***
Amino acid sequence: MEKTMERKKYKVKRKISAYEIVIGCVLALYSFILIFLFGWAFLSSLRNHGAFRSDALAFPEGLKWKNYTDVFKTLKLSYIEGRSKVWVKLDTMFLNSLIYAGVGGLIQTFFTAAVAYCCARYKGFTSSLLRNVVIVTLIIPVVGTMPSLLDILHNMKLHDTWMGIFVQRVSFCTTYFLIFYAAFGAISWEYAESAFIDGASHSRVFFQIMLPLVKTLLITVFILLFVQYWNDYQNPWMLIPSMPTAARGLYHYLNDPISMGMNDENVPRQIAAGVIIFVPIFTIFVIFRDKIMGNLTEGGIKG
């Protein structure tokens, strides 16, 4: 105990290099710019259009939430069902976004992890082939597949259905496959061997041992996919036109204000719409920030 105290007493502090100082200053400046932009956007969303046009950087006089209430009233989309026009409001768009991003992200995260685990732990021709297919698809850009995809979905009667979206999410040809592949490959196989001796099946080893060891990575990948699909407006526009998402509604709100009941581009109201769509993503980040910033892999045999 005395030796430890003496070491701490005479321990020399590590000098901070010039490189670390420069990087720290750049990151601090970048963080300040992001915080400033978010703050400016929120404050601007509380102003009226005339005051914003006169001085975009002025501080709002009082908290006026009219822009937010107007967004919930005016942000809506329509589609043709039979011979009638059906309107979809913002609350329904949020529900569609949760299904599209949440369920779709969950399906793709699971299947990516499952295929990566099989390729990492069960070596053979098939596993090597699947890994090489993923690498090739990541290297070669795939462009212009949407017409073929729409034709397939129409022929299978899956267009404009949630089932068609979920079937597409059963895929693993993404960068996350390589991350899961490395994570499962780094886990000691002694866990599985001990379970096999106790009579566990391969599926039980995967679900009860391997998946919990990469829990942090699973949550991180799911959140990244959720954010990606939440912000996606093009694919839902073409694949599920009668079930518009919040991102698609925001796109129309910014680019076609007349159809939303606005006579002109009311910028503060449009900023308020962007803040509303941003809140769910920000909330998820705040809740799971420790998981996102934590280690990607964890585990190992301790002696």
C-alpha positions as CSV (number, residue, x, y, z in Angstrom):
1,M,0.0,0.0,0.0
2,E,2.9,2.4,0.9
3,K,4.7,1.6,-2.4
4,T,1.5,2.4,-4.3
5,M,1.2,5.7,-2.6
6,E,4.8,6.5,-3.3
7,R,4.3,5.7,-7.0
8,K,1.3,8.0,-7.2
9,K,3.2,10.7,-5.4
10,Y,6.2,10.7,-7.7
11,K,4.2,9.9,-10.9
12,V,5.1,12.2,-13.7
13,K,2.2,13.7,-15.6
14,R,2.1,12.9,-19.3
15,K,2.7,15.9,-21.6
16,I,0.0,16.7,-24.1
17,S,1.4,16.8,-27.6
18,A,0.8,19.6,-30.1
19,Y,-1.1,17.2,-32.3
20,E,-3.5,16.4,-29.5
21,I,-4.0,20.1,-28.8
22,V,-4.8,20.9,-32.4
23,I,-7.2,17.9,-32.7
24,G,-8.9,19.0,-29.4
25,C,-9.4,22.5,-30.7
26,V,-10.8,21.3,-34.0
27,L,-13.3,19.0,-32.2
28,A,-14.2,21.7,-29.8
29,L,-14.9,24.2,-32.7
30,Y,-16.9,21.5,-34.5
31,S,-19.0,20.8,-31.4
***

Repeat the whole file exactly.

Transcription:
Amino acid sequence: MEKTMERKKYKVKRKISAYEIVIGCVLALYSFILIFLFGWAFLSSLRNHGAFRSDALAFPEGLKWKNYTDVFKTLKLSYIEGRSKVWVKLDTMFLNSLIYAGVGGLIQTFFTAAVAYCCARYKGFTSSLLRNVVIVTLIIPVVGTMPSLLDILHNMKLHDTWMGIFVQRVSFCTTYFLIFYAAFGAISWEYAESAFIDGASHSRVFFQIMLPLVKTLLITVFILLFVQYWNDYQNPWMLIPSMPTAARGLYHYLNDPISMGMNDENVPRQIAAGVIIFVPIFTIFVIFRDKIMGNLTEGGIKG
């Protein structure tokens, strides 16, 4: 105990290099710019259009939430069902976004992890082939597949259905496959061997041992996919036109204000719409920030 105290007493502090100082200053400046932009956007969303046009950087006089209430009233989309026009409001768009991003992200995260685990732990021709297919698809850009995809979905009667979206999410040809592949490959196989001796099946080893060891990575990948699909407006526009998402509604709100009941581009109201769509993503980040910033892999045999 005395030796430890003496070491701490005479321990020399590590000098901070010039490189670390420069990087720290750049990151601090970048963080300040992001915080400033978010703050400016929120404050601007509380102003009226005339005051914003006169001085975009002025501080709002009082908290006026009219822009937010107007967004919930005016942000809506329509589609043709039979011979009638059906309107979809913002609350329904949020529900569609949760299904599209949440369920779709969950399906793709699971299947990516499952295929990566099989390729990492069960070596053979098939596993090597699947890994090489993923690498090739990541290297070669795939462009212009949407017409073929729409034709397939129409022929299978899956267009404009949630089932068609979920079937597409059963895929693993993404960068996350390589991350899961490395994570499962780094886990000691002694866990599985001990379970096999106790009579566990391969599926039980995967679900009860391997998946919990990469829990942090699973949550991180799911959140990244959720954010990606939440912000996606093009694919839902073409694949599920009668079930518009919040991102698609925001796109129309910014680019076609007349159809939303606005006579002109009311910028503060449009900023308020962007803040509303941003809140769910920000909330998820705040809740799971420790998981996102934590280690990607964890585990190992301790002696």
C-alpha positions as CSV (number, residue, x, y, z in Angstrom):
1,M,0.0,0.0,0.0
2,E,2.9,2.4,0.9
3,K,4.7,1.6,-2.4
4,T,1.5,2.4,-4.3
5,M,1.2,5.7,-2.6
6,E,4.8,6.5,-3.3
7,R,4.3,5.7,-7.0
8,K,1.3,8.0,-7.2
9,K,3.2,10.7,-5.4
10,Y,6.2,10.7,-7.7
11,K,4.2,9.9,-10.9
12,V,5.1,12.2,-13.7
13,K,2.2,13.7,-15.6
14,R,2.1,12.9,-19.3
15,K,2.7,15.9,-21.6
16,I,0.0,16.7,-24.1
17,S,1.4,16.8,-27.6
18,A,0.8,19.6,-30.1
19,Y,-1.1,17.2,-32.3
20,E,-3.5,16.4,-29.5
21,I,-4.0,20.1,-28.8
22,V,-4.8,20.9,-32.4
23,I,-7.2,17.9,-32.7
24,G,-8.9,19.0,-29.4
25,C,-9.4,22.5,-30.7
26,V,-10.8,21.3,-34.0
27,L,-13.3,19.0,-32.2
28,A,-14.2,21.7,-29.8
29,L,-14.9,24.2,-32.7
30,Y,-16.9,21.5,-34.5
31,S,-19.0,20.8,-31.4